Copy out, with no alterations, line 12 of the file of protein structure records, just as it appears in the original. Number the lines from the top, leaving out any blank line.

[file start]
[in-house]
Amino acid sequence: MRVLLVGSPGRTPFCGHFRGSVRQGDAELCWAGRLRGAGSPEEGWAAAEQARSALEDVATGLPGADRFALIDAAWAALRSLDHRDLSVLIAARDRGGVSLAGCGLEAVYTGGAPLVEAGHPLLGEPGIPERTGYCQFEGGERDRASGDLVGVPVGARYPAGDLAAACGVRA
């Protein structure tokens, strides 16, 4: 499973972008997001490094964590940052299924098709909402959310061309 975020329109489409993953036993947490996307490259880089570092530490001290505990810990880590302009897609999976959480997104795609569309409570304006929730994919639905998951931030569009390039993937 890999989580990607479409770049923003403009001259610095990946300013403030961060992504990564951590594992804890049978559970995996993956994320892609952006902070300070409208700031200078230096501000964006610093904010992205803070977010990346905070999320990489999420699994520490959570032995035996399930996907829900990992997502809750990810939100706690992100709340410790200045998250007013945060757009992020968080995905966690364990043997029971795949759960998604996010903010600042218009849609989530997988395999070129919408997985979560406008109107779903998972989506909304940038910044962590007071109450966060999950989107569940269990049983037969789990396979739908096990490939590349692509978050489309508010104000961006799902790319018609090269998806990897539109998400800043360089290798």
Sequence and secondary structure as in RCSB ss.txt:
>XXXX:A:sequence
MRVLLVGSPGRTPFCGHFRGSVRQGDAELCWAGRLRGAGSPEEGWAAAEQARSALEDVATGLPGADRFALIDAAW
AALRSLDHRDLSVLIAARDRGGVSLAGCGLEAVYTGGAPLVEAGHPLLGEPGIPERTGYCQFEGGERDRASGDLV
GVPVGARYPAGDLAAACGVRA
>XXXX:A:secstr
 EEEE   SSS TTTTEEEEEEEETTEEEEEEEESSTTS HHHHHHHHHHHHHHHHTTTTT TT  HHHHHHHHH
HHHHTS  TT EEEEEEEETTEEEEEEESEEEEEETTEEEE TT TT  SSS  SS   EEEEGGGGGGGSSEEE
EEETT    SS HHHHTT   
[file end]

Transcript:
EEETT    SS HHHHTT   